Other aspects of the crudely simplified postmodernism Pluckrose and Lindsay discuss were still forming in 1990. One of these is cultural relativism, which takes in the notion that imaginative entry to another culture for a person from a “privileged” background is impossible. When this was put to me in argument — by a postcolonial theory academic — my response was to perpetrate an enormous literary hoax to falsify the claim. Since I did, in fact, succeed (my first novel won every award in the country worth having, was a major bestseller, and even people who hated me and the horse I rode in on accepted I could write) no-one attempted to argue that I’d somehow pulled off the impossible. Instead, I was told I was an immoral person for doing what I’d done. I’d told a story that wasn’t mine to tell.
The shift from “it’s immoral to tell another culture’s story” to “it’s impossible to tell another culture’s story, but in any case, one shouldn’t try for moral reasons” is part of a process Pluckrose and Lindsay describe as “reification”, which emerged after I’d left the ivory tower and commenced moving companies around and drafting commercial leases for a living. Once reified, postmodern abstractions about the world are treated as though they are real things, and accorded the status of empirical truth. Contemporary social justice activism thus sees theory as reality, as though it were gravity or cell division or the atomic structure of uranium.
The correspondence theory of truth holds that objective truth exists and we can learn something about it through evidence and reason. That is, things are knowable and we gain reliable information about them when our beliefs align with reality. It’s termed “the correspondence theory of truth” because a statement is considered true when it corresponds with reality and false when it doesn’t. Reality, of course, is the thing that does not change regardless of what you believe.
While advanced civilisations going back to classical antiquity employed this reasoning in selected areas (Ancient Rome to civil engineering and law, for example, or Medieval China to public administration), it’s only since the Enlightenment that it’s been applied consistently to nearly everything, at least in developed countries. It forms the foundation of modern scientific and administrative progress and accounts in large part for the safety and material comfort we now enjoy.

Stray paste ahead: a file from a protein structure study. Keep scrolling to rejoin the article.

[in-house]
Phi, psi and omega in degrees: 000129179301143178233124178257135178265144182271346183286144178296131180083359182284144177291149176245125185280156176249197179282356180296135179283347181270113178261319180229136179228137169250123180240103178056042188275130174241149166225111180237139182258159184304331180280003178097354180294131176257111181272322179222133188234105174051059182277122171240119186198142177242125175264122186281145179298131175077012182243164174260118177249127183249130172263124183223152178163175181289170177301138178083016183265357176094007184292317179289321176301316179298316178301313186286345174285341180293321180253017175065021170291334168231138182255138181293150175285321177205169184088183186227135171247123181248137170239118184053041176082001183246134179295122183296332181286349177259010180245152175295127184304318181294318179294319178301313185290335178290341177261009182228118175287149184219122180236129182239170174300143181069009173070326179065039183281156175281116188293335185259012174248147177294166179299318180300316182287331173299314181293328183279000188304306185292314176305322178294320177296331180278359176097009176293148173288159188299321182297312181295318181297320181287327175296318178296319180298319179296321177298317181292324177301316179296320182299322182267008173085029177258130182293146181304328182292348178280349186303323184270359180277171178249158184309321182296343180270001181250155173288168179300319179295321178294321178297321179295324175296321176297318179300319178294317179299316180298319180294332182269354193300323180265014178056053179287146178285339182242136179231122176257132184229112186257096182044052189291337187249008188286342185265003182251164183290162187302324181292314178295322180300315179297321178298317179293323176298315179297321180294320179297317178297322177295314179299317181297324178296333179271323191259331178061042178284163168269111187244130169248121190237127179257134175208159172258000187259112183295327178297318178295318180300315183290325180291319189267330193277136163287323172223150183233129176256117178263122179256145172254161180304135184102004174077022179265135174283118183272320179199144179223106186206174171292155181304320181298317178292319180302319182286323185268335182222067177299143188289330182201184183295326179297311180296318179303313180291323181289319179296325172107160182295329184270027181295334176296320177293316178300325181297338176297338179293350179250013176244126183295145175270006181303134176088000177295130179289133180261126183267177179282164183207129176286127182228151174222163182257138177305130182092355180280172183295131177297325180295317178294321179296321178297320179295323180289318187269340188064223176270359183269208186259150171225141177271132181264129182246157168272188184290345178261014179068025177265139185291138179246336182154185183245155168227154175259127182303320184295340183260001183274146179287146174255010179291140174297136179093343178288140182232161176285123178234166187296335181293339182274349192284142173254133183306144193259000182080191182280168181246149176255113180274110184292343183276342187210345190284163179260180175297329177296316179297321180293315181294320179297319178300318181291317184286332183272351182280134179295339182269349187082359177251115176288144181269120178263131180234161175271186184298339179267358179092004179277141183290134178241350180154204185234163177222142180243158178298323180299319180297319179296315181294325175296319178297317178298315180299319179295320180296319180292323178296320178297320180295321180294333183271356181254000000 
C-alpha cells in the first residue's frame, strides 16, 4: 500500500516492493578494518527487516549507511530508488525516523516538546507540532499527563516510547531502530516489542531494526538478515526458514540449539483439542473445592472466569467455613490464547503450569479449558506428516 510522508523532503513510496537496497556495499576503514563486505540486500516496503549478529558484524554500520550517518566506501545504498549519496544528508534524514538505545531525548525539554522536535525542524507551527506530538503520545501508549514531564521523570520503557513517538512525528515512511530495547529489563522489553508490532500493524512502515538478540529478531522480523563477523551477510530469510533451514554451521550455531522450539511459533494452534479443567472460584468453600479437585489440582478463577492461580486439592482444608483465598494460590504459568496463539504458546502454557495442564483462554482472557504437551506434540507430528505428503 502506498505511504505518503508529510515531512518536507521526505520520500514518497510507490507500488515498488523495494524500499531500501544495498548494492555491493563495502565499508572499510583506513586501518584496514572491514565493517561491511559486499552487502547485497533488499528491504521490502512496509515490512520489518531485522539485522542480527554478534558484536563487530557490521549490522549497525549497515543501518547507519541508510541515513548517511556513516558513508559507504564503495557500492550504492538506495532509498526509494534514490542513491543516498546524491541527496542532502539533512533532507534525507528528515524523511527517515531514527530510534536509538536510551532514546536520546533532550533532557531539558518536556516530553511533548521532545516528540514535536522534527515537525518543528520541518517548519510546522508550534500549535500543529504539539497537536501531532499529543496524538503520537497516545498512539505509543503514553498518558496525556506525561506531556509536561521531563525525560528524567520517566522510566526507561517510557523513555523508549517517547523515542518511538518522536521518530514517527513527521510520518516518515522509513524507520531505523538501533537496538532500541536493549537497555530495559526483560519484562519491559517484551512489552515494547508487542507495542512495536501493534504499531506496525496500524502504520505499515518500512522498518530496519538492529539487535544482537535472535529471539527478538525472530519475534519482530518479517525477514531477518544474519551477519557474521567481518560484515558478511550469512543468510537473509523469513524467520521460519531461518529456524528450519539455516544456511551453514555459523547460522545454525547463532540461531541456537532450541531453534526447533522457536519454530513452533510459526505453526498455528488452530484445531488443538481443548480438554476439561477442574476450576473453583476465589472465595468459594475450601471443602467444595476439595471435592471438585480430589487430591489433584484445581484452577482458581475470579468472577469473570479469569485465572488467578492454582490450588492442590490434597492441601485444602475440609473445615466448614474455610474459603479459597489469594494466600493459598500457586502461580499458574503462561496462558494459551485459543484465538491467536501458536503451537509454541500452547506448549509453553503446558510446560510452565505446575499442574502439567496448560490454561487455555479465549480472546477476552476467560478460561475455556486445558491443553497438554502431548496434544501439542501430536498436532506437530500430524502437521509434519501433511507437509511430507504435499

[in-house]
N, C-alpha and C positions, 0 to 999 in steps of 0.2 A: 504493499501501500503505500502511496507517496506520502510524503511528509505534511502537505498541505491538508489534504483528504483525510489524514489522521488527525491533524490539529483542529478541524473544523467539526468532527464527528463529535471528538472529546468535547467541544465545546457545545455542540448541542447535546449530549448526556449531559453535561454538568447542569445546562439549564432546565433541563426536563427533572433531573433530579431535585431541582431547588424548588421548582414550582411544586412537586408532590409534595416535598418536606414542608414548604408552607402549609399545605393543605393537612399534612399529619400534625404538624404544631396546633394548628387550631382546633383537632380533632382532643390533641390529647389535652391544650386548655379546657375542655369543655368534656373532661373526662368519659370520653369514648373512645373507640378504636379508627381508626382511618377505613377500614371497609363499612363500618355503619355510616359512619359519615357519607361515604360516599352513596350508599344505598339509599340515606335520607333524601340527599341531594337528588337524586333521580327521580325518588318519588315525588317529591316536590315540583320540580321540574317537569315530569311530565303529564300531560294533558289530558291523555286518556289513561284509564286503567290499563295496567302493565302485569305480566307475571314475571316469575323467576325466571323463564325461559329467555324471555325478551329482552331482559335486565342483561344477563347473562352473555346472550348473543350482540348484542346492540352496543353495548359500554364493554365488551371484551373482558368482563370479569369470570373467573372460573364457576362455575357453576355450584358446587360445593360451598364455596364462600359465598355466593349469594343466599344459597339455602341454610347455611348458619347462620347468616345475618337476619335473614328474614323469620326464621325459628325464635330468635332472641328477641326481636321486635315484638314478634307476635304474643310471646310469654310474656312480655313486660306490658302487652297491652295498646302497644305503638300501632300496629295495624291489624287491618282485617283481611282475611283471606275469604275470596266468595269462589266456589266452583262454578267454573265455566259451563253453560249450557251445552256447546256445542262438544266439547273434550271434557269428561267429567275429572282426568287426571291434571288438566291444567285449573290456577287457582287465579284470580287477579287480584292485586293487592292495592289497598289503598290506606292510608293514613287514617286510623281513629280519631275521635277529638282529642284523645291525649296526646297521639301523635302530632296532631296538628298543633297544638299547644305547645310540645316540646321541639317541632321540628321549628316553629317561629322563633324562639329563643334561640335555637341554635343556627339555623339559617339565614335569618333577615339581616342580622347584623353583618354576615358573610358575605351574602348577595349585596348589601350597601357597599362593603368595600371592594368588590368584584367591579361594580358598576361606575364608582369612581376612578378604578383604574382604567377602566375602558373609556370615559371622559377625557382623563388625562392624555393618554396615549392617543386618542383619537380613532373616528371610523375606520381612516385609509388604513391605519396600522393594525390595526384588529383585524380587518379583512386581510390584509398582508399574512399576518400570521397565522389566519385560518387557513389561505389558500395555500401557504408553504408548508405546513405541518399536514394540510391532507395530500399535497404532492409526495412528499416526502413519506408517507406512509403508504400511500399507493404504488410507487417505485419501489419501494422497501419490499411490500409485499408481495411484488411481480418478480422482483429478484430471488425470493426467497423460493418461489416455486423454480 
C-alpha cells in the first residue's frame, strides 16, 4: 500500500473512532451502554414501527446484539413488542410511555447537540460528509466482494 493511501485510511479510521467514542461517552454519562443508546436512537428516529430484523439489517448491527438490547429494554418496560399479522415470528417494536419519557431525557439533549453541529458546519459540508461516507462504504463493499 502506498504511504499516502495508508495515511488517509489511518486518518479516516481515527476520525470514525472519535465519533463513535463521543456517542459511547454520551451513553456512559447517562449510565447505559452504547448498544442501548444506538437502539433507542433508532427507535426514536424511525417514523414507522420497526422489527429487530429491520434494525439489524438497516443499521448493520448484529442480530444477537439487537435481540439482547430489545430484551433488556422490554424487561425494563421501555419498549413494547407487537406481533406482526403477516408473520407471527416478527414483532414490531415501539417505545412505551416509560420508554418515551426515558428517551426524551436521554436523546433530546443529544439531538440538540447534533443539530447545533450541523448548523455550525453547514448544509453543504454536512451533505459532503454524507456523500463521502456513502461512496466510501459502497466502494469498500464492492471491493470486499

Reified “Theory” is no more and no less than a rejection of the correspondence theory of truth. There are no universal truths and no objective reality, only narratives expressed in discourses and language that reflect one group’s power over another. Science has no claim on objectivity, because science itself is a cultural construct, created out of power differentials, and ordered by straight white males. There are no arguments, merely identity showdowns; the most oppressed always wins.
And, because language makes the world, attempts by scholars in other disciplines and from across the political spectrum to do what I did and falsify Theory’s empirical claims are met not with reasoned debate but an accusation that those individuals are harming the oppressed or silencing the marginalised, because all someone higher up the hierarchical food chain is supposed to do when confronted by someone lower down is listen. That’s the point of telling people to “check their privilege” before they open their mouths.
Pluckrose and Lindsay make a compelling argument that this is a religion, and not in the glib, observational sense that its adherents are taking knees, engaging in call-and-response, or washing each other’s feet. Rather, contemporary social justice asks us to believe things that aren’t proven in the same way that “Muhammad ascended to heaven from the battlements of Jerusalem on a winged horse” or “Christ rose from the dead on the third day” aren’t proven.
It’s also a genuine case of what policy wonks have long called “The Woozle Effect” (yes, there’s a reason for my Winnie-the-Pooh reference). In wonk-world, a Woozle occurs when frequent citation of previous publications not grounded in evidence misleads individuals, groups, and governments into believing there is proof for something. In this way, invented claims become accepted factlets and then feed into policy. Think, for example, of the so-called “gender-pay-gap”. In reality, the observed gap has nothing to do with gender and everything to do with sex, and does not arise as a result of discrimination. You would not know this from watching the BBC, however.
Enacting legislation and developing national strategies on the basis of false claims is the policy equivalent of theology. We may as well sacrifice virgins on mountaintops Aztec-style for all the good Theory is doing to address problems about which everyone — not just social justice warriors, as Cynical Theories notes — cares.